Legislators in three states — Texas, Virginia and Kentucky — will consider bills similar to North Carolina’s “bathroom bill” which requires people in government-owned buildings to use bathrooms aligning with the actually genitalia they currently possess.
In Texas, Republican Lt. Gov. Dan Patrick announced Senate Bill 6, dubbed the “Women’s Privacy Act,” earlier this month.
If passed, the bill will force transgender individuals to use bathrooms in public schools, in government buildings and on public university campuses according to their genitalia — not the way they feel about their gender identity or to the way they are dressed.
The bill would also preempt any city ordinances which allow transgender individuals and various other cross-dressers to choose the bathroom they prefer to use.
Lt. Gov. Dan Patrick described the bill as a way to prevent sexual predators from preying on women while in the bathroom.
“We know it’s going to be a tough fight,” Patrick said, according to The Texas Tribune. “But we know we’re on the right side of the issue. We’re on the right side of history. You can mark today as the day Texas is drawing a line in the sand and saying no.”
A lobbying group representing Texas business owners has criticized the proposed transgender bathroom legislation, citing fear of losing business.
In Virginia, meanwhile, socially conservative Republican lawmaker Robert G. Marshall filed a January 2017 bill which would compel everyone to use the bathroom consistent with the sex listed on their birth certificates.
The bill would cover all government buildings as well as school buildings and public university buildings.
Marshall’s bill, the “Physical Privacy Act,” would also force taxpayer-funded school principals to alert parents whenever there is a student at school who wants to be “treated as the opposite sex.”
“To let boys or guys without anything else just claim they’re transgendered is to really put women in harm’s way,” Marshall told the Richmond Times-Dispatch.
“I guess common sense is not so common anymore,” he added.
“If the Republicans aren’t willing to stand up, the voters may just take a walk in November.”
In Kentucky, Democratic Rep. Rick Nelson filed House Bill 106 earlier this month.
The bill would force people to use bathrooms “based on their biological sex” in government buildings, public school buildings and public university buildings, according to The Courier-Journal, the main newspaper out of Louisville.
Nelson noted that Republicans have been downplaying the transgender bathroom issue in the last few months.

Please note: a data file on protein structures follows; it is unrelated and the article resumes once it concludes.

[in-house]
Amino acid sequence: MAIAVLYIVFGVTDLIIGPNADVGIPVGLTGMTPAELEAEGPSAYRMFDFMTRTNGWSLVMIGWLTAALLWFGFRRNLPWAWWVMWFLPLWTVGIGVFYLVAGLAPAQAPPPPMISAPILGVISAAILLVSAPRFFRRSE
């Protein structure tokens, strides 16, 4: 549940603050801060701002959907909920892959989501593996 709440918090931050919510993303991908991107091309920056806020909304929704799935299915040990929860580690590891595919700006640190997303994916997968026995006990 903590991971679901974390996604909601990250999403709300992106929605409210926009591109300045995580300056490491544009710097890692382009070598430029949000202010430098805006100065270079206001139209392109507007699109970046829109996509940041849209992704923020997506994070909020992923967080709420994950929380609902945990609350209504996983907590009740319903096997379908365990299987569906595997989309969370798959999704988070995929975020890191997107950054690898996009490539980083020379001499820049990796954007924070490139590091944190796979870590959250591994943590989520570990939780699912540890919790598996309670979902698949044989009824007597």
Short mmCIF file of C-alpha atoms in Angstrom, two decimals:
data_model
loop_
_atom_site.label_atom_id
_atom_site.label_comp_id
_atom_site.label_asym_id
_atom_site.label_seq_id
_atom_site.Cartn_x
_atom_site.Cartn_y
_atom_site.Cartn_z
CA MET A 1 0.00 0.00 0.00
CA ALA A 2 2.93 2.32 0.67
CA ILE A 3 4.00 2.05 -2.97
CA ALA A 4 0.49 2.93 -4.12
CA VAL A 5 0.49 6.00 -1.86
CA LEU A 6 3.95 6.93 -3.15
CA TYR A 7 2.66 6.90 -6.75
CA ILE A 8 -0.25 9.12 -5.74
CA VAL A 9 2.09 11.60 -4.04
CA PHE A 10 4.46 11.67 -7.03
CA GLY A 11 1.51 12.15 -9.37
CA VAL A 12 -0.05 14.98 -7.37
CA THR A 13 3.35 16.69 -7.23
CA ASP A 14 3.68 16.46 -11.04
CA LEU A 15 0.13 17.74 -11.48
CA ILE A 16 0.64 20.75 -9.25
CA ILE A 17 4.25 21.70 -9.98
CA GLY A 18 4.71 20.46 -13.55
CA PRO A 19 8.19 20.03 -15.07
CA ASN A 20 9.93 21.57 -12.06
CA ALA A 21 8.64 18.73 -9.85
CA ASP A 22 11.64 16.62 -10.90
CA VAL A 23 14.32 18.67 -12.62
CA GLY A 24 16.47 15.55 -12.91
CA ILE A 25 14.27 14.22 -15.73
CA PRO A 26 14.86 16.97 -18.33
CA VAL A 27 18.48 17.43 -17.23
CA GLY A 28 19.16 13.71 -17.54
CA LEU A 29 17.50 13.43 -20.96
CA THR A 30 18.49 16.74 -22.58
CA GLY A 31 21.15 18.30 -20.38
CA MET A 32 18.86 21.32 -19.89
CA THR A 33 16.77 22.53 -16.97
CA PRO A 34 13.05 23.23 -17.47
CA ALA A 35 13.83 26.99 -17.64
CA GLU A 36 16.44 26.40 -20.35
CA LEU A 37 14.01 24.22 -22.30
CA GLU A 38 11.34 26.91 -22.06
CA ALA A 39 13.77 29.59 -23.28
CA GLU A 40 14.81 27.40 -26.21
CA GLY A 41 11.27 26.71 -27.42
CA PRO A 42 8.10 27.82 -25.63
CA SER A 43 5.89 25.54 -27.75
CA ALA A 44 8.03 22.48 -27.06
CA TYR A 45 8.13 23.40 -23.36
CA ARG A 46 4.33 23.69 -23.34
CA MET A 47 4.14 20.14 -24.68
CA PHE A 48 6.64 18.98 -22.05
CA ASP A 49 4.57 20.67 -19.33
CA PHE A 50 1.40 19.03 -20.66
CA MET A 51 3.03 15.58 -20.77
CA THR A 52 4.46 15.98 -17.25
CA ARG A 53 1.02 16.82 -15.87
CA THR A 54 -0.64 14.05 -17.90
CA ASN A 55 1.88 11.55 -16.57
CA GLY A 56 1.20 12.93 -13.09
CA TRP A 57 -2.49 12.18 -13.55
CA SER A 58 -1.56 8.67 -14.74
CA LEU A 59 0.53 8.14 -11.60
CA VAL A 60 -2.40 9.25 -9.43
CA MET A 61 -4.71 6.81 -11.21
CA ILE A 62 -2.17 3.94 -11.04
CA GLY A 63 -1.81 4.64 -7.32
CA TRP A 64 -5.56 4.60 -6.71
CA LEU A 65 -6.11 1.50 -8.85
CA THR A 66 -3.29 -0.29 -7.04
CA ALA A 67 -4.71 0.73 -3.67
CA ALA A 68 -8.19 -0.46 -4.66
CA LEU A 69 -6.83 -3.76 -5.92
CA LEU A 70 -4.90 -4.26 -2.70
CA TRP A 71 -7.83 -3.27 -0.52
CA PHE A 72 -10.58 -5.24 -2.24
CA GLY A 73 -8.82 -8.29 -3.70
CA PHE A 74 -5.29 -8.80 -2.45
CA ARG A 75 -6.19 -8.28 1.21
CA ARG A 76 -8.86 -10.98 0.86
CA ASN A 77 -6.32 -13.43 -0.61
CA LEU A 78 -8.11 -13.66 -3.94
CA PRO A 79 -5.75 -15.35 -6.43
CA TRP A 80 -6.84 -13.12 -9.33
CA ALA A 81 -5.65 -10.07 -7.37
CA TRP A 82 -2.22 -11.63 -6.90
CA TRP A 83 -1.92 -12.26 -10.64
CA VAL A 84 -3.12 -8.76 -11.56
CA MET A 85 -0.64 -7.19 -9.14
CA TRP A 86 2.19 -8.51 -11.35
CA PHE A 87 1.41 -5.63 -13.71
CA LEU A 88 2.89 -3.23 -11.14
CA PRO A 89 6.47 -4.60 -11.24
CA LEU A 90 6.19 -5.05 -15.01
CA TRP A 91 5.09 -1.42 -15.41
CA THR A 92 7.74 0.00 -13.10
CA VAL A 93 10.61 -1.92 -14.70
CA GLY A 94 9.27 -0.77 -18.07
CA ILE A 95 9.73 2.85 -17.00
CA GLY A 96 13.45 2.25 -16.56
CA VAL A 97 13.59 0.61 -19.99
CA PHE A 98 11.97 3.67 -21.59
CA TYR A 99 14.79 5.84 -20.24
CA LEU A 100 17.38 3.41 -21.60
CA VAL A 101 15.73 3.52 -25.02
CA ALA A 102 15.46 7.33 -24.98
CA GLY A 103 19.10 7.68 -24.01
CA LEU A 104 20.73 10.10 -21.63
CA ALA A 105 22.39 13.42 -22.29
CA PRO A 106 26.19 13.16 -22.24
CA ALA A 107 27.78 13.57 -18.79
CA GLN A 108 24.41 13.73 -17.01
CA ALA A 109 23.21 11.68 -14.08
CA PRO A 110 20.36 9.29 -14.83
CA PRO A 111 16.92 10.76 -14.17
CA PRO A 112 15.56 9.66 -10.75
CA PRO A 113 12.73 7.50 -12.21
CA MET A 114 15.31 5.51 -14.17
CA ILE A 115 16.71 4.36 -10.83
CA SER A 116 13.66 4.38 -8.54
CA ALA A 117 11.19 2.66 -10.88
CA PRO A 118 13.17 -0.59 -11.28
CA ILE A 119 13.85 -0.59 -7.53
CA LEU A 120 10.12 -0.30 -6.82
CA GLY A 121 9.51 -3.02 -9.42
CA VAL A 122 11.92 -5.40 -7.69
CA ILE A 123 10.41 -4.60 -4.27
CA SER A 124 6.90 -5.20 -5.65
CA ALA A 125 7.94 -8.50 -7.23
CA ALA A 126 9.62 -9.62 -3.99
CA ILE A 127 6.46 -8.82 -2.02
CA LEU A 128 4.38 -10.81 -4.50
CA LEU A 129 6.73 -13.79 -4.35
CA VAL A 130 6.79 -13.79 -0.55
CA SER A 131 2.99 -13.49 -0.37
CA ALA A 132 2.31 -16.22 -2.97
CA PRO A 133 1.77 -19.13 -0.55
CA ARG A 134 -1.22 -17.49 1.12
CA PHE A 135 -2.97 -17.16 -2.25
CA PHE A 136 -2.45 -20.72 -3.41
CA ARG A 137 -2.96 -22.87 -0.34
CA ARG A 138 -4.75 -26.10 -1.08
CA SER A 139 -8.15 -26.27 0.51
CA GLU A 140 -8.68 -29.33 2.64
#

“I just want to make sure those bills are out there in case the other side decides not to do them,” Nelson told The Courier-Journal. “I support them and think they’re pretty good.”
In 2014, the principal at a taxpayer-funded high school in Louisville ignored the protestations of female students and allowed a male freshman student to use changing areas in a girls’ locker room — and one of two girls’ bathrooms — because the student really wanted to be a girl.
North Carolina already has a state transgender bathroom law — commonly called House Bill 2 (HB2) — which requires people to use public bathrooms aligning with the genitalia they actually possess.
North Carolina lawmakers debated the repeal of the bathroom law after during a special session last month in response to considerable protests. PayPal refused to bring approximately 400 jobs to the state in response to the law. The NBA threatened to pull its 2017 All-Star Game from North Carolina.
However, the special session resulted in no repeal because Republican legislators and North Carolina’s new governor, Roy Cooper, were unable to reach an agreement.
For months after passing the law in March 2016, North Carolina Republicans had said they passed the bill in reaction to a Charlotte city ordinance that allowed transgender people to use the bathroom of their choice.
In July, the National Collegiate Athletic Association announced that, forthwith, all cities and college campuses seeking to host NCAA championship events must correctly fill out a lengthy, seven-page questionnaire about whether men can waltz into women’s locker rooms to take showers and can use women’s bathrooms.
The NCAA adopted the new rule just after North Carolina passed its bathroom law.
It’s not clear if all NCAA championship events will also be banned from Texas, Virginia and Kentucky should those states pass legislation requiring government bathroom to be segregated based on genitalia.
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